Have a good think about what it is going to do to the angle of your trailer, the length of your tent, and the general towing characteristics. You may not be able to legally run the same size tyres on your trailer.
Load ratings are another thing to check – your tyre needs to be able to legally carry the weight you apply to it, so make sure it exceeds the OEM arrangement.
Check your tyre condition and age
What ever you do, take 5 minutes to check your tyres. Look for any signs of perishing and cracks. Check the date on your tyres on the 4 letter stamp (find out more here – How to tell how old your tyres are).
Watch the load ratings
One thing you have to be very careful of when interchanging wheels and tyres is the load rating, especially if your trailer carries a heap of weight. For example, our Reconn R2 is allowed to weigh up to 2600kg, which means each tyre and wheel needs to be rated to at least 1300kg each.
You’ll find a lot of wheels and tyres are not rated to this, and changing between your car and caravan or camper that is heavy weight might become more difficult.
Replacing the hubs on our camper trailer
Our Camper trailer came with some random 17″ tyre size, 5 stud hole pattern and tyres that were not really suitable for hard off road work.
I ummed and ahhed about replacing them when I had the cruiser, and I’m glad I did. I’ve since committed Toyo AT2 all terrain tyres, in a 265/75/16 and have fitted them to the factory Isuzu Dmax 16 inch aluminium wheels.
I pulled a hub off one side, and took it to Martins Trailer parts, who set me up with new hubs to suit the Dmax, as well as 4 sets of wheel bearings (2 spares for the camper trailer/boat). For about $300, its a pretty cheap exercise.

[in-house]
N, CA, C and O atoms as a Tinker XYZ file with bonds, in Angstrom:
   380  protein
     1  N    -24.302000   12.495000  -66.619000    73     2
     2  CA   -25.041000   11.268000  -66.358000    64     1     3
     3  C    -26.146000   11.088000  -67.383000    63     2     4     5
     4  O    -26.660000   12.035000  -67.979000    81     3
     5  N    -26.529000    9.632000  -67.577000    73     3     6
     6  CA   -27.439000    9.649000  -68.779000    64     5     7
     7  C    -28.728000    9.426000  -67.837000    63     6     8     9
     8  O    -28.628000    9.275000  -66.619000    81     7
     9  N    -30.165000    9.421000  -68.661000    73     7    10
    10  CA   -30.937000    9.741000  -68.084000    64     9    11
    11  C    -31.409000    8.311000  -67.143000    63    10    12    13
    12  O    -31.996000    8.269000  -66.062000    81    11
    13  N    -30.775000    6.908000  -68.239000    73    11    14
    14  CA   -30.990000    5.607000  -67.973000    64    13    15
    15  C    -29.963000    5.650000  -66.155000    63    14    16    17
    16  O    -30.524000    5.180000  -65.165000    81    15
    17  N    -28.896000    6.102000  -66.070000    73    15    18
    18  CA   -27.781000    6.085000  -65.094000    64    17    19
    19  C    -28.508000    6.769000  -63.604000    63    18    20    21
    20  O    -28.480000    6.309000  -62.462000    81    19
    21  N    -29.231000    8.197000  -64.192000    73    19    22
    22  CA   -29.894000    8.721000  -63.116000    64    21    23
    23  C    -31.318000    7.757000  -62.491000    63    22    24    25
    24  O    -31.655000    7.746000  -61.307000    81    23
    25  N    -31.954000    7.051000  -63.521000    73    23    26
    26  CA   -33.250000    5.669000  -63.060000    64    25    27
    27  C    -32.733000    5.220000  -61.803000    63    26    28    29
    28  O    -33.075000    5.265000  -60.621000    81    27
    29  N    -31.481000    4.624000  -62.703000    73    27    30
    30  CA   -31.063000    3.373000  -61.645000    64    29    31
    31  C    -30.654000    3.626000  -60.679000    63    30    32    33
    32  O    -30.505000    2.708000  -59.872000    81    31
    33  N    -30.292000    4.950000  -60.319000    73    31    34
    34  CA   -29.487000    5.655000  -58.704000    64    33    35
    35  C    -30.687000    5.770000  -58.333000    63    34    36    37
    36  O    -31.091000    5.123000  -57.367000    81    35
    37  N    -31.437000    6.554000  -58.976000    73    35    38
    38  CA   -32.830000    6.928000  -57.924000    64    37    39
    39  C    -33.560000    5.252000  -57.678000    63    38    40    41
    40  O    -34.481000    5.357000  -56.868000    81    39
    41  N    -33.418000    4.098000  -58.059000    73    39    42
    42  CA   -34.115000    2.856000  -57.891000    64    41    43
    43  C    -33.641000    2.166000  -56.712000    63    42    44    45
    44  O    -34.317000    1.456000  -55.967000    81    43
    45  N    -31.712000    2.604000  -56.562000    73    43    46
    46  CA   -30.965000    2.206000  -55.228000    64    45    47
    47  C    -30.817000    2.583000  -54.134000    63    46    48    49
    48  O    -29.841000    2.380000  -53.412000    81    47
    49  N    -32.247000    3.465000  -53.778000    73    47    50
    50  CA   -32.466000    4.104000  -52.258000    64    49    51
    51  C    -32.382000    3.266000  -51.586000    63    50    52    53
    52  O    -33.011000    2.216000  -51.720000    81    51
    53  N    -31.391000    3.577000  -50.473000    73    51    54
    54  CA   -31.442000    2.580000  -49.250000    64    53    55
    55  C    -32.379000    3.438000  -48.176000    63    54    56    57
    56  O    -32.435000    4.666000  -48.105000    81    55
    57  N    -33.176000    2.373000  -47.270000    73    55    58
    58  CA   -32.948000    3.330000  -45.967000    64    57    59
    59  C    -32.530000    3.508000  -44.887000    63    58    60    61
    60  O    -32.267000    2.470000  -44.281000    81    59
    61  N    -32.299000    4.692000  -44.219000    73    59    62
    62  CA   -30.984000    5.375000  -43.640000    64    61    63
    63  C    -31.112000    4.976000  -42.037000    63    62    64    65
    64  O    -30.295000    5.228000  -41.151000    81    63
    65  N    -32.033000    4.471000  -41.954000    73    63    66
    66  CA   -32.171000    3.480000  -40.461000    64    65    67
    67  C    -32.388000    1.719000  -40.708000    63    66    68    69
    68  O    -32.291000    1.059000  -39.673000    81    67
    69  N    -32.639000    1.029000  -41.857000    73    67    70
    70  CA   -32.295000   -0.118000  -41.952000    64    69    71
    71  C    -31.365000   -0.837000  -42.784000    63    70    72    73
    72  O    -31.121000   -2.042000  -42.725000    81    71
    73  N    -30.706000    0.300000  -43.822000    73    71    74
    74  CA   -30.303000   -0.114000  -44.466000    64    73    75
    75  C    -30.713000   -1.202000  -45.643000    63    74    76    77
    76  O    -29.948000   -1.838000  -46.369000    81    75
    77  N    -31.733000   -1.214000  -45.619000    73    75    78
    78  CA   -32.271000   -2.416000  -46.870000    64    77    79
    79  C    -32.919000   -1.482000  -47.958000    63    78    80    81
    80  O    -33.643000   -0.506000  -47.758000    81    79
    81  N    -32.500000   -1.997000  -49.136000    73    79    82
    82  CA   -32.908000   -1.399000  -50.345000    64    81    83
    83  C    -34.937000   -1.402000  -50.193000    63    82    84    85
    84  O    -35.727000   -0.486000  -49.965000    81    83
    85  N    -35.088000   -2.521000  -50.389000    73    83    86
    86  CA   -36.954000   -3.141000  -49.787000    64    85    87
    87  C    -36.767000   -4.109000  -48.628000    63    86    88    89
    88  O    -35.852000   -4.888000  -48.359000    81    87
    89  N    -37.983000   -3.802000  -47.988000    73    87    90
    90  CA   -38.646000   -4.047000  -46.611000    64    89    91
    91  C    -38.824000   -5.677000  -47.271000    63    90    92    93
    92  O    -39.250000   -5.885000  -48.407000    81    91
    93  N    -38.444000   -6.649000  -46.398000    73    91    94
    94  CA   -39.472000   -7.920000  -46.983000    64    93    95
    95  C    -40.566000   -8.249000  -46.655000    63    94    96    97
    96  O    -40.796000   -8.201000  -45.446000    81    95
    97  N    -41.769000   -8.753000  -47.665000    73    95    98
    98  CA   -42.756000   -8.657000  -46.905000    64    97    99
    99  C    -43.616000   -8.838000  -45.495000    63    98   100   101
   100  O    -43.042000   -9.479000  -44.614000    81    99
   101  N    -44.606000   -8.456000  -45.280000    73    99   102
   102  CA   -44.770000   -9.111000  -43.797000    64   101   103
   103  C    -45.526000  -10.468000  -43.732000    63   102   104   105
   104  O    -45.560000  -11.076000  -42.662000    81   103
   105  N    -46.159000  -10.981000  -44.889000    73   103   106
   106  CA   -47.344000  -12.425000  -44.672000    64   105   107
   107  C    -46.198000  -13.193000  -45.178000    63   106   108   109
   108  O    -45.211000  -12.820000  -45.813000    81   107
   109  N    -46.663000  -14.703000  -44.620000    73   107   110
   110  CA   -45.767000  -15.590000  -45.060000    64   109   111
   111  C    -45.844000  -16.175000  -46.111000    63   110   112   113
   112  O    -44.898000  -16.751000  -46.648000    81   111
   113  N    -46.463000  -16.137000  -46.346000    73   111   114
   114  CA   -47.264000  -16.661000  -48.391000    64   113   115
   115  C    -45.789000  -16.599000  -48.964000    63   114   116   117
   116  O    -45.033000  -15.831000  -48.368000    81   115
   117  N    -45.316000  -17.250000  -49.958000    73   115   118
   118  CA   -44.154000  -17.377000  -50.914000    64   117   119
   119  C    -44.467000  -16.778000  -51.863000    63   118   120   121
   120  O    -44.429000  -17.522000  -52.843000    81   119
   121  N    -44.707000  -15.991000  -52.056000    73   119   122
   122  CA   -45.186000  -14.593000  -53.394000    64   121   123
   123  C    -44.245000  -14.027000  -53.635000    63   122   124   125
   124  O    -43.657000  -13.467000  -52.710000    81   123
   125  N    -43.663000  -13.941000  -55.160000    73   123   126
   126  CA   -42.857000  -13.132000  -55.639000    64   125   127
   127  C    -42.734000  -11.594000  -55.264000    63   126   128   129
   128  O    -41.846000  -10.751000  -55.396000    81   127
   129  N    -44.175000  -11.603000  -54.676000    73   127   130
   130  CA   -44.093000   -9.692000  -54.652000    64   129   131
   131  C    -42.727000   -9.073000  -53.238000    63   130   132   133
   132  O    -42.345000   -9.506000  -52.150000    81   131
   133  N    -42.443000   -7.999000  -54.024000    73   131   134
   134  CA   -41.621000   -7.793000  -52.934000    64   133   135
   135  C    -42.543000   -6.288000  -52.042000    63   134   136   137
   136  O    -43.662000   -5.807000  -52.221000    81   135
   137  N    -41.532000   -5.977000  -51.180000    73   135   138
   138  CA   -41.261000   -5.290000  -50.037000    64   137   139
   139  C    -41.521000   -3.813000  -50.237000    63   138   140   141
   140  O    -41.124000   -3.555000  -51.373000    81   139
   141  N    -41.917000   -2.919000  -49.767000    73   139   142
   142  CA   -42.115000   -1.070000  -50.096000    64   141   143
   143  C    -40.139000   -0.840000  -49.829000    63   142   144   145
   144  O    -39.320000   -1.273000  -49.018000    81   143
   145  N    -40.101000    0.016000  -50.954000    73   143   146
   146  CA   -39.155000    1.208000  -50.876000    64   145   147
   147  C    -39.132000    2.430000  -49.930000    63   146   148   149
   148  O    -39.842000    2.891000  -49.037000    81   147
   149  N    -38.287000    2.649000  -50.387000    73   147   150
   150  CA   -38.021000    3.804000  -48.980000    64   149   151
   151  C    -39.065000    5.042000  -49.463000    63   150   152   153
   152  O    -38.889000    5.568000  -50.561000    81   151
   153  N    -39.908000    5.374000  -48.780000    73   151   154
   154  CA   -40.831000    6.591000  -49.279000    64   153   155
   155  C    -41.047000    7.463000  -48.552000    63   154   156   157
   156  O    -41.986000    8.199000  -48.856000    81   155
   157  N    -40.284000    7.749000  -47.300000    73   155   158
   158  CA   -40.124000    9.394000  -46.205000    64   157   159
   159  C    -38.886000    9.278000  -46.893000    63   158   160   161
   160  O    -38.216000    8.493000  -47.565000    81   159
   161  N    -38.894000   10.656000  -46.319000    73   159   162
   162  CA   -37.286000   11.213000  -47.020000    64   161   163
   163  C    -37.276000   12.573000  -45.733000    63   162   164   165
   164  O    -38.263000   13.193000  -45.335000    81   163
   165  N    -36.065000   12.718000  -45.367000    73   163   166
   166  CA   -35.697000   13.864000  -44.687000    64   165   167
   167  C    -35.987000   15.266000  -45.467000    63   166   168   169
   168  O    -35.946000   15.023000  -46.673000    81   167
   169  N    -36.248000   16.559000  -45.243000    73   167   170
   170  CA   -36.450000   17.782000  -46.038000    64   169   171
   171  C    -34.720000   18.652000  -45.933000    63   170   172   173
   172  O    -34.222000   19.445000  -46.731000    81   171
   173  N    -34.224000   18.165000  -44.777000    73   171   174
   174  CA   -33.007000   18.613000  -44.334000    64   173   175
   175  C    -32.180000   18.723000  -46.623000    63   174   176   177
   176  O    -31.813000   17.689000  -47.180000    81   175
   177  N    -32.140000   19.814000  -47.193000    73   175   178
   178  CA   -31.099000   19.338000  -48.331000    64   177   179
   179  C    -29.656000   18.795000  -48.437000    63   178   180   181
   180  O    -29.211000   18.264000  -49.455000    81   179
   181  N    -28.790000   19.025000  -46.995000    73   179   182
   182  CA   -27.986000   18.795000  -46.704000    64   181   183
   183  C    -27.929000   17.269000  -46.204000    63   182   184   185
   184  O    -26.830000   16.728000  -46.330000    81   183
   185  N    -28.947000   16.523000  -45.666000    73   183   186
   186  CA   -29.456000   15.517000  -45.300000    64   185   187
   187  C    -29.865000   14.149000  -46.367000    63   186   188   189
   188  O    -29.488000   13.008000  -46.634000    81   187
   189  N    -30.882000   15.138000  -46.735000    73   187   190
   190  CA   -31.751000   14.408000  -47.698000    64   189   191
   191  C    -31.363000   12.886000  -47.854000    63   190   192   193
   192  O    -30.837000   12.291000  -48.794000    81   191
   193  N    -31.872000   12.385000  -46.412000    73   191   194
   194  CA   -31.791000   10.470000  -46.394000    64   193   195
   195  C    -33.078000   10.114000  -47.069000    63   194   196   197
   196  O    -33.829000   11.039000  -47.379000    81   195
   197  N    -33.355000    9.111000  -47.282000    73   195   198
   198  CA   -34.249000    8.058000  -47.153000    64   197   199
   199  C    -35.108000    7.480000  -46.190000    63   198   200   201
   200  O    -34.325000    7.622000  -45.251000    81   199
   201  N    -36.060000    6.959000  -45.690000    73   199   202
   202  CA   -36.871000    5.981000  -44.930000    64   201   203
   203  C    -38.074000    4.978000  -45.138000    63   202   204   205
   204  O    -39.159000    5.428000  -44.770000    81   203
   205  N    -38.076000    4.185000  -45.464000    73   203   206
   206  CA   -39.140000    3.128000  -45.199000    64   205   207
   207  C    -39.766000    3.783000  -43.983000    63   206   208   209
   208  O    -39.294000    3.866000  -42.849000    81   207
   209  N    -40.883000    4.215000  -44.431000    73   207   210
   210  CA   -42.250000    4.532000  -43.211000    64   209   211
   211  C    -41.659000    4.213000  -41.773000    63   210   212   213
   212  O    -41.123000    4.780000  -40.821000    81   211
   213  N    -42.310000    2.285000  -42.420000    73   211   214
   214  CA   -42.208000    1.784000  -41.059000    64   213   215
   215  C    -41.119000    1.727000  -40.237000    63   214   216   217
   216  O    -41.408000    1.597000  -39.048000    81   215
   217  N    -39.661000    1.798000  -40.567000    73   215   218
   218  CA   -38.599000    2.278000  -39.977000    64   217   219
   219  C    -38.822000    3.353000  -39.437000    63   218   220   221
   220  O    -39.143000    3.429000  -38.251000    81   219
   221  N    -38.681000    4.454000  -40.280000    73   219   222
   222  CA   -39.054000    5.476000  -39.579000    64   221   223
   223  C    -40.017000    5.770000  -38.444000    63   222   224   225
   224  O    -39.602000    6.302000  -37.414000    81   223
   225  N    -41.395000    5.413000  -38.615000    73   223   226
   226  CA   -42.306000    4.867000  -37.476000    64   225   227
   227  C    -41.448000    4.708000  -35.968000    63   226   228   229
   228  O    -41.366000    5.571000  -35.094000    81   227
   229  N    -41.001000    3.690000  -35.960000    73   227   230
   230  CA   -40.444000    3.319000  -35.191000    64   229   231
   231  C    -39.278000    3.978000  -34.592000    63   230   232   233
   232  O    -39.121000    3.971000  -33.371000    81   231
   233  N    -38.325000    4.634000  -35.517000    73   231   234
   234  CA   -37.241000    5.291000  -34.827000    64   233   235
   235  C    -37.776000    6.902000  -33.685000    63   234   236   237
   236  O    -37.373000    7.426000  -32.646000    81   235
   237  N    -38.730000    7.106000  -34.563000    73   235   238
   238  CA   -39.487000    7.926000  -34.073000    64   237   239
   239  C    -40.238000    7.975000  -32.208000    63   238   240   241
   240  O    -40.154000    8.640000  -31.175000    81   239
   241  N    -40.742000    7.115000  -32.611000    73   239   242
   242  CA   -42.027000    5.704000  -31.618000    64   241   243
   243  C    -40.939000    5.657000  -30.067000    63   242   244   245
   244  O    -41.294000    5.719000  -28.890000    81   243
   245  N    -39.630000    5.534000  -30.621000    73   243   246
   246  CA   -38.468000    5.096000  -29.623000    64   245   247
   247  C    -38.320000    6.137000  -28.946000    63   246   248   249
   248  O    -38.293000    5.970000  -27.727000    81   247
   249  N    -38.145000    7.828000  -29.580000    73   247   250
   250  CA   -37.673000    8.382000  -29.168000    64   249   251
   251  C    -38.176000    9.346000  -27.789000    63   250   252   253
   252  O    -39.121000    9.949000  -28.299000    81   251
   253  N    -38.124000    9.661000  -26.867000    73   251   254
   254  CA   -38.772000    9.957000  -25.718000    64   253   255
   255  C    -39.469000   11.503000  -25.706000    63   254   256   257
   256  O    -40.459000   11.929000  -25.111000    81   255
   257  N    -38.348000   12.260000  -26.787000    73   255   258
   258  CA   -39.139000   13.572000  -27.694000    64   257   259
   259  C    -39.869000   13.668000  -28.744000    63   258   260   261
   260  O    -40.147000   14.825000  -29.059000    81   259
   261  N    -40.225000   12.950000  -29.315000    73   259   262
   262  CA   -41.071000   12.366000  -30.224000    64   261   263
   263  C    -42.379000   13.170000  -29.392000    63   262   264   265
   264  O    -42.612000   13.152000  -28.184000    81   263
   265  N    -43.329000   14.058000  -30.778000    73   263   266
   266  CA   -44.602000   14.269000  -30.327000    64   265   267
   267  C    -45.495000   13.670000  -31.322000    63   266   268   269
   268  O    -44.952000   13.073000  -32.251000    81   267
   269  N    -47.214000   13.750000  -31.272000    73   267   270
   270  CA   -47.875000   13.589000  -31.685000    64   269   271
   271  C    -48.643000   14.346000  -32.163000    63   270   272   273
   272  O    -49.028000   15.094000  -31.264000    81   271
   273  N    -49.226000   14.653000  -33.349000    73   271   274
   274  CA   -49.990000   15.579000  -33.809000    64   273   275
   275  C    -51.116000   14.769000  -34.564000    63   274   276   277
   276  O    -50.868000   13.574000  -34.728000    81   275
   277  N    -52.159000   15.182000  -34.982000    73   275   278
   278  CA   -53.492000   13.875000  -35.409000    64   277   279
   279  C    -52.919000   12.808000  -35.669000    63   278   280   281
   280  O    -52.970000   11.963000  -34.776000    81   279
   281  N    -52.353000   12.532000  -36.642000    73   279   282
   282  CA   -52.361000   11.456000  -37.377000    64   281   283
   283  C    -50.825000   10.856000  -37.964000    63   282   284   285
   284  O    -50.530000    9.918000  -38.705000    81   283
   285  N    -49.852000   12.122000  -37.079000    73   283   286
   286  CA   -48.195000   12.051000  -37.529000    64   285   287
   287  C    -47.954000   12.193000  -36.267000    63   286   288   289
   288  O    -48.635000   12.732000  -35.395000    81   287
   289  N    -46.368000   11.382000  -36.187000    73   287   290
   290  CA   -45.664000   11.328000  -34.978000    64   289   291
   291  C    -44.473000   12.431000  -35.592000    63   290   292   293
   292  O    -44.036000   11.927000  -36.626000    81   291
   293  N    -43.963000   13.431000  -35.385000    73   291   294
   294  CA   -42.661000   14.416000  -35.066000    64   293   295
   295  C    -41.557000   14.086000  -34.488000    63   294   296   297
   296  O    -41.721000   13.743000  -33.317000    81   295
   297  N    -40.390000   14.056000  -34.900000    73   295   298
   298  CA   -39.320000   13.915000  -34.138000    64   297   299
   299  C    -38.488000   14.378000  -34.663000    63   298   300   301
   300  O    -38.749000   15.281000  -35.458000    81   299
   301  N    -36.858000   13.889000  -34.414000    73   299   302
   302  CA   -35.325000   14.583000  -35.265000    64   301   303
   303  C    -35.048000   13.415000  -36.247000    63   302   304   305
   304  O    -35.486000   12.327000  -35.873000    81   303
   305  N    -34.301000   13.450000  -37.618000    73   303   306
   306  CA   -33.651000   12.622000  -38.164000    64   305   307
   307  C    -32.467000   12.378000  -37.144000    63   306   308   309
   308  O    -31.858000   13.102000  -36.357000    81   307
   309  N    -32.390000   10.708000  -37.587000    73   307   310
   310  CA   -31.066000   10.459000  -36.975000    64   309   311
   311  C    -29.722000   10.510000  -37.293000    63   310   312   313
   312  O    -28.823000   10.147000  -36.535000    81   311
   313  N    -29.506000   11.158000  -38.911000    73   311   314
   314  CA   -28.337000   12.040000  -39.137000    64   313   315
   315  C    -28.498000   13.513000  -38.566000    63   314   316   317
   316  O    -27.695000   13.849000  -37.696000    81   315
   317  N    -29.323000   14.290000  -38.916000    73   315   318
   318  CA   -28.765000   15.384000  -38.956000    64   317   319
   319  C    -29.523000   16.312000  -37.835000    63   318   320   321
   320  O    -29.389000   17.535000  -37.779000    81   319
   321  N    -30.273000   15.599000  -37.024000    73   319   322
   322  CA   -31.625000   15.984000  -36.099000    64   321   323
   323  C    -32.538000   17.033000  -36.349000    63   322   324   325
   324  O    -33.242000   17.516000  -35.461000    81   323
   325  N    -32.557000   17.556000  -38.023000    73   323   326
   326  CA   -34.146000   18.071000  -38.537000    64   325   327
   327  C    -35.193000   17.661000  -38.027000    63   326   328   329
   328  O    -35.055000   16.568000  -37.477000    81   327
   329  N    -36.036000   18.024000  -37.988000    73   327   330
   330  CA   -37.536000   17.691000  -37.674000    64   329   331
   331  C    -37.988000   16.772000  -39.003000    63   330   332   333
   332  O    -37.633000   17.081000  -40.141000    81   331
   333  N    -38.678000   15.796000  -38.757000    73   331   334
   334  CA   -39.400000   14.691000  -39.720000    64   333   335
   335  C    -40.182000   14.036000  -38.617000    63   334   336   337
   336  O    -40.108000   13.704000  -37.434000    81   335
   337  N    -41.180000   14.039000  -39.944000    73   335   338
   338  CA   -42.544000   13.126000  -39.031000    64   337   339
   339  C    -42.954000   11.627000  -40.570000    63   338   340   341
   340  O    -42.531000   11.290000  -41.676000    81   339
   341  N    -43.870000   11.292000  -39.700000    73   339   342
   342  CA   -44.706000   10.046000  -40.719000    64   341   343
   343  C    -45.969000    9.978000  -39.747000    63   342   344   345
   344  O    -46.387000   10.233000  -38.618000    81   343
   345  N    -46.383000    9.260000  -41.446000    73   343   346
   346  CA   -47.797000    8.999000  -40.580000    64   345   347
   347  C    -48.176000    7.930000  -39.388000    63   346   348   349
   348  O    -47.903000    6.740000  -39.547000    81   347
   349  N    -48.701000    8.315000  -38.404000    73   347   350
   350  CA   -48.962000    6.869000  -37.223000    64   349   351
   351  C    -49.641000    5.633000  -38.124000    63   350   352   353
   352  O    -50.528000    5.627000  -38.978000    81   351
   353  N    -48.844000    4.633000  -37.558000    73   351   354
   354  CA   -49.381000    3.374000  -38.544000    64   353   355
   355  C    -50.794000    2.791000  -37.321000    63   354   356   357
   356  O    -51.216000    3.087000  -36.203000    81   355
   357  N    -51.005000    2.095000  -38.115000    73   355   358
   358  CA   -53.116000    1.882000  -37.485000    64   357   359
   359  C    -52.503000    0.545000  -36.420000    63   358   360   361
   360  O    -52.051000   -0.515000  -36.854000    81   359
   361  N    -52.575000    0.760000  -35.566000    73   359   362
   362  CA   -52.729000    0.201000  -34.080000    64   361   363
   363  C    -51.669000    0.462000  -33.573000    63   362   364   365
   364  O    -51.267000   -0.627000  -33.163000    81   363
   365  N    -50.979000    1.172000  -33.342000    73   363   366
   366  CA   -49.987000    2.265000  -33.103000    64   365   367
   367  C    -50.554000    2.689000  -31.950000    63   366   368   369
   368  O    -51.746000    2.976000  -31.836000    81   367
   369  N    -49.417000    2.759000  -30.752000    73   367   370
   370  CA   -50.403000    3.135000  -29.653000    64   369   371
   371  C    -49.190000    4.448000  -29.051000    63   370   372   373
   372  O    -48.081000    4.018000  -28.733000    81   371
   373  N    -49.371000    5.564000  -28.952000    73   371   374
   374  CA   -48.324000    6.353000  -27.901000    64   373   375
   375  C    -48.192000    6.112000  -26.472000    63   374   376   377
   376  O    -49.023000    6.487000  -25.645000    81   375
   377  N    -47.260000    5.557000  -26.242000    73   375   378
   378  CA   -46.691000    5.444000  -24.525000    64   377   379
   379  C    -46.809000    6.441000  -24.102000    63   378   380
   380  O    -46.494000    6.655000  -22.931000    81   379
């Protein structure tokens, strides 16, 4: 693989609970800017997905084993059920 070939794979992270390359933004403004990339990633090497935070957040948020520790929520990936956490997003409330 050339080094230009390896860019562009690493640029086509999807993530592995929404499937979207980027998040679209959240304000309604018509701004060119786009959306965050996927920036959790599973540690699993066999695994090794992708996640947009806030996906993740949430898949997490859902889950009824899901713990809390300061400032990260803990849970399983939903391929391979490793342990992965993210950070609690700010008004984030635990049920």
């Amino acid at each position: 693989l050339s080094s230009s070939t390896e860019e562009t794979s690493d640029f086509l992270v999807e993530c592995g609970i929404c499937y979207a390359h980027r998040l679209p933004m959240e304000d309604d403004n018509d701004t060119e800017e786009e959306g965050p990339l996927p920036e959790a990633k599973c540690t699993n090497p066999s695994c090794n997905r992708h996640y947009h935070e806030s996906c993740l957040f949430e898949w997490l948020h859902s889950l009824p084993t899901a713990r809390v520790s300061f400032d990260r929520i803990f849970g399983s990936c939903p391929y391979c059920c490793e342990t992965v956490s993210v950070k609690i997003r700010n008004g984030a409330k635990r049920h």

On went the new hubs and wheel bearings (with proper marine seals), and then the new tyres. They are fairly close to the guards, but should be ok.
What was interesting was finding that whoever did the wheel bearings last time put the inside bearing in first, and then smashed the cone in afterwards. We towed it several thousand kilometres with no issues; always check other people’s work!
Interesting question, and one that I don’t really have an answer to. I would either contact the trailer manufacturer, or your local transport authority.
My thinking would be that as long as the rims and tyres are rated to the weight you are applying there should be no issue. When you buy a new van you can usually option whatever rims suit.
All the best mate
Hi, I am looking at changing the rims and tyres on my duel axle caravan from a six stud 15 inch to five stud 16 in inch to suit my Troopy. My question is the compliance plate on the caravan states that it’s fitted with 235R15. If i fit the 265R16 inch rims how does that affect the compliance and does it need to be inspected. Thanks
Depends on the offset wheels that you are running. I just measured the 80, worked out the difference of the hubs from Martins Trailer parts and then placed an order. They should also be able to help you out if you give them some dimensions
What width axle do you need to matches a 80 series